November 12th, 2014

12 Signs Your Blood Sugar Is Out Of Whack

Blood sugar, or glucose, is one of the best things Mother Nature ever provided us with. It’s one component of your body chemistry that helps you feel alive and happy.

When glucose is at the right level, you’re likely to experience a great attitude, a strong immune system, low stress, and a good night’s sleep as well. But when blood sugar gets too high, then “crashes,” or falls very low, the effects can be devastating to bodily processes.

For this reason, the body strives to maintain blood sugar levels within a narrow range through the coordinated efforts of several glands and their hormones.

Understanding Blood Sugar Control

bloodsugarAfter you eat a meal, the sugars in each of the foods you eat raises the level of sugar in your blood. The body responds by secreting insulin — a hormone produced by the pancreas. Insulin lowers blood sugar levels by increasing the rate at which glucose is taken up by cells throughout the body.

If you go too long without eating, or eat the wrong (read: “junk”) foods, or if your hormones are out of balance, your blood sugar will fall too low. When this happens, your adrenal glands will release adrenalin and cortisol in order to remedy the situation. At this point, you should eat food that will slowly and gradually raise your blood sugar levels again.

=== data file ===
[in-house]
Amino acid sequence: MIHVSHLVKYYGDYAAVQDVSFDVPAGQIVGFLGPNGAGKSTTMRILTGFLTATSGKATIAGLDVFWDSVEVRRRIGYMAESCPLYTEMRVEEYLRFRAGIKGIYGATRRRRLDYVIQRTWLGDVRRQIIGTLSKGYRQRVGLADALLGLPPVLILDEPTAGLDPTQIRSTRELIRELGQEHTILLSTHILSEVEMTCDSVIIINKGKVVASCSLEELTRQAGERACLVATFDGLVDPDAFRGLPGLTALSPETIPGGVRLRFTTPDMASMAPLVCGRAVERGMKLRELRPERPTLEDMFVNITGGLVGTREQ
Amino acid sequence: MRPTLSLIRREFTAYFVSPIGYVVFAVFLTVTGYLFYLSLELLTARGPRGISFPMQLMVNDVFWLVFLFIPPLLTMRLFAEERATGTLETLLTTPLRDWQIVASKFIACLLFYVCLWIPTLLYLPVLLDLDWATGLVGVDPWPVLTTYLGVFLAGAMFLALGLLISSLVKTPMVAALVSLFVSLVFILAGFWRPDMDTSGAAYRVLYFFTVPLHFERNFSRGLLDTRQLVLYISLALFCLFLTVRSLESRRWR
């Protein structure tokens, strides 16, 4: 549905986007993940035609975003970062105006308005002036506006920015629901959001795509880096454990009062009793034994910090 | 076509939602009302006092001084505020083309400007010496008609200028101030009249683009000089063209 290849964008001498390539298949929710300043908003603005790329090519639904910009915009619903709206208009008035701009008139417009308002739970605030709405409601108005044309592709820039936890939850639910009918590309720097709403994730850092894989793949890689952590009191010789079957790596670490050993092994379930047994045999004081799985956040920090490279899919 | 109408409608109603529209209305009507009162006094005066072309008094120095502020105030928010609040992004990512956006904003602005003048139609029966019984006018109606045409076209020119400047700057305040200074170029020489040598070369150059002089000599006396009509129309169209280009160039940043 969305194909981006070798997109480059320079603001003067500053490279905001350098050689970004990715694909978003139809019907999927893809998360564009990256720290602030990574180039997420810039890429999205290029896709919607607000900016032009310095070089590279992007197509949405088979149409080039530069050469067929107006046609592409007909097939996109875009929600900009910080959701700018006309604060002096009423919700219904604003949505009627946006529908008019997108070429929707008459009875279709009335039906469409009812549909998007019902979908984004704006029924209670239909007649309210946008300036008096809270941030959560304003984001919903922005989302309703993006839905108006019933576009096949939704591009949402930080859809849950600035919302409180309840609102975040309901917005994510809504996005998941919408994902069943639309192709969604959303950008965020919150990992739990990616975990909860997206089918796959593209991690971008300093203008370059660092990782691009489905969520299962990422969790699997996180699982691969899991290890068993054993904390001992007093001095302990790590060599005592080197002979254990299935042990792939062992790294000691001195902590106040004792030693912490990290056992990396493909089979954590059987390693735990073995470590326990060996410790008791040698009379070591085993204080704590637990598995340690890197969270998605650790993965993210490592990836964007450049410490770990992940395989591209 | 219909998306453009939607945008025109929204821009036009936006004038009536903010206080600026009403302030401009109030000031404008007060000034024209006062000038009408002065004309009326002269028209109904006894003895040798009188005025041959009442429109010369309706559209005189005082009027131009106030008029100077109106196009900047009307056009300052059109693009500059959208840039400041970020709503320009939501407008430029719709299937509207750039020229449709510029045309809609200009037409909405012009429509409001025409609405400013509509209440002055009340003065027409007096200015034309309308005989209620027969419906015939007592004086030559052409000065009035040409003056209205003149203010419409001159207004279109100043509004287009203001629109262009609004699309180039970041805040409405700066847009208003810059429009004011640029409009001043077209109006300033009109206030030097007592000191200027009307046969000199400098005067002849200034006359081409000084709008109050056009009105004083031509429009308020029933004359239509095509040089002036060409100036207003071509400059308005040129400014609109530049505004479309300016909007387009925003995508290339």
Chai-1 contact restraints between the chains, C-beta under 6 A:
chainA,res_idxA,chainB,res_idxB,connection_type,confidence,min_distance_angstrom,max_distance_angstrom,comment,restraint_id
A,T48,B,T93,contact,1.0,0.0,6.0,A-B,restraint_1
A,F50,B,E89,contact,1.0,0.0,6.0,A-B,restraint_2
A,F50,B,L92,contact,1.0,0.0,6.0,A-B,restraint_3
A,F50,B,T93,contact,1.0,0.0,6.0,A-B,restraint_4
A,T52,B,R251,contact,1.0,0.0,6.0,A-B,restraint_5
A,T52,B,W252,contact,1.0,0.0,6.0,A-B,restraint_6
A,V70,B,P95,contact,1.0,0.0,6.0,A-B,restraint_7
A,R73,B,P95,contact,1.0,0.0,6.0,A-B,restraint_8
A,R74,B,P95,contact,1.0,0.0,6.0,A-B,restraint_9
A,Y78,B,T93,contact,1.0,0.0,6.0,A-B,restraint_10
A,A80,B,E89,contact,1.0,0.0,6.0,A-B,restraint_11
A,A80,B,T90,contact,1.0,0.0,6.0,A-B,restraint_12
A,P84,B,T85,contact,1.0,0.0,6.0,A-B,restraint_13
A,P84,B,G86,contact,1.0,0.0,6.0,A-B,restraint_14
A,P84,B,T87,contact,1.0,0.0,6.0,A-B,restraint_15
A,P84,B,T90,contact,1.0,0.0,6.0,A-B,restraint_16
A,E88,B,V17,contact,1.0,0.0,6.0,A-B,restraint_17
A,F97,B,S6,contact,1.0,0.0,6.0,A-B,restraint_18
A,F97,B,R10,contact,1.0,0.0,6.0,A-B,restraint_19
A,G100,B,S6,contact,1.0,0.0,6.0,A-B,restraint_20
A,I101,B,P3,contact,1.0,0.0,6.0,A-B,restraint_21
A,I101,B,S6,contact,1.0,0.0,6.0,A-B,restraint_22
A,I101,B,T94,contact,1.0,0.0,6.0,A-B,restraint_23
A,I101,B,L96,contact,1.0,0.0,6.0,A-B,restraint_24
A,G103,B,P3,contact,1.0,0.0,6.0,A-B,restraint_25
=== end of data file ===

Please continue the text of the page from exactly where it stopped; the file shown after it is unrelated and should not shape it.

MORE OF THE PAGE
Most of the time, eating three square meals a day keeps your blood sugar in balance. But when this process gets out of whack, you can find yourself on the blood sugar roller coaster, with no one at the brake switch.

How do you know if you’re holding a ticket to this invisible junk food ride?

12 Signs Your Blood Sugar Is Out Of Control

1. Your waist is larger than your hips.

2. You find it difficult to lose weight.

3. You crave sweets.

4. You feel infinitely better after you eat.

5. You get irritable if you miss a meal.

6. You cry for no reason.

7. You feel a bit spacey and disconnected.

8. You get anxious for no apparent reason.

9. You wake up frequently during the night.

10. You feel hungry all the time.

11. You get very sleepy in the afternoon.

12. You’ve been tested and have elevated blood sugar or triglyceride levels.

There are a natural solutions that can help stabilize your blood sugar. Start to address the problem by changing your diet. Rapidly fluctuating blood sugar levels are generally a result of more-than-moderate consumption of foods with a high content of refined or simple sugars.